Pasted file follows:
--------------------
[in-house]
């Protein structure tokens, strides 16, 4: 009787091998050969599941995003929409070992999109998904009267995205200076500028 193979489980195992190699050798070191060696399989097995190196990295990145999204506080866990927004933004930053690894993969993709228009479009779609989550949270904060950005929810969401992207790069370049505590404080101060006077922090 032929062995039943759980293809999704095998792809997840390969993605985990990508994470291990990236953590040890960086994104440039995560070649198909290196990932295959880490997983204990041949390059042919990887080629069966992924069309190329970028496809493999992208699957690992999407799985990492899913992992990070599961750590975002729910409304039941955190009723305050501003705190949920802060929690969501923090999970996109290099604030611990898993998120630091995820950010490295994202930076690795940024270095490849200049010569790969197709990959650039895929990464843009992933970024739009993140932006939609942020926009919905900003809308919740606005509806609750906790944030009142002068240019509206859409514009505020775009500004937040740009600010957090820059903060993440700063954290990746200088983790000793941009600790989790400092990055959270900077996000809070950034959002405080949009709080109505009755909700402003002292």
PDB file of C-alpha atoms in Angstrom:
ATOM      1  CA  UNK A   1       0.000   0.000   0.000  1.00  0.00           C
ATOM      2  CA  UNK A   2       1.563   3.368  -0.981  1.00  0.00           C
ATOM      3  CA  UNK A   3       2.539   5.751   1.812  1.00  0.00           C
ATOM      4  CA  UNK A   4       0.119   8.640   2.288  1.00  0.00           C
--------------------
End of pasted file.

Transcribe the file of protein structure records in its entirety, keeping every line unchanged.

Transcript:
[in-house]
């Protein structure tokens, strides 16, 4: 009787091998050969599941995003929409070992999109998904009267995205200076500028 193979489980195992190699050798070191060696399989097995190196990295990145999204506080866990927004933004930053690894993969993709228009479009779609989550949270904060950005929810969401992207790069370049505590404080101060006077922090 032929062995039943759980293809999704095998792809997840390969993605985990990508994470291990990236953590040890960086994104440039995560070649198909290196990932295959880490997983204990041949390059042919990887080629069966992924069309190329970028496809493999992208699957690992999407799985990492899913992992990070599961750590975002729910409304039941955190009723305050501003705190949920802060929690969501923090999970996109290099604030611990898993998120630091995820950010490295994202930076690795940024270095490849200049010569790969197709990959650039895929990464843009992933970024739009993140932006939609942020926009919905900003809308919740606005509806609750906790944030009142002068240019509206859409514009505020775009500004937040740009600010957090820059903060993440700063954290990746200088983790000793941009600790989790400092990055959270900077996000809070950034959002405080949009709080109505009755909700402003002292």
PDB file of C-alpha atoms in Angstrom:
ATOM      1  CA  UNK A   1       0.000   0.000   0.000  1.00  0.00           C
ATOM      2  CA  UNK A   2       1.563   3.368  -0.981  1.00  0.00           C
ATOM      3  CA  UNK A   3       2.539   5.751   1.812  1.00  0.00           C
ATOM      4  CA  UNK A   4       0.119   8.640   2.288  1.00  0.00           C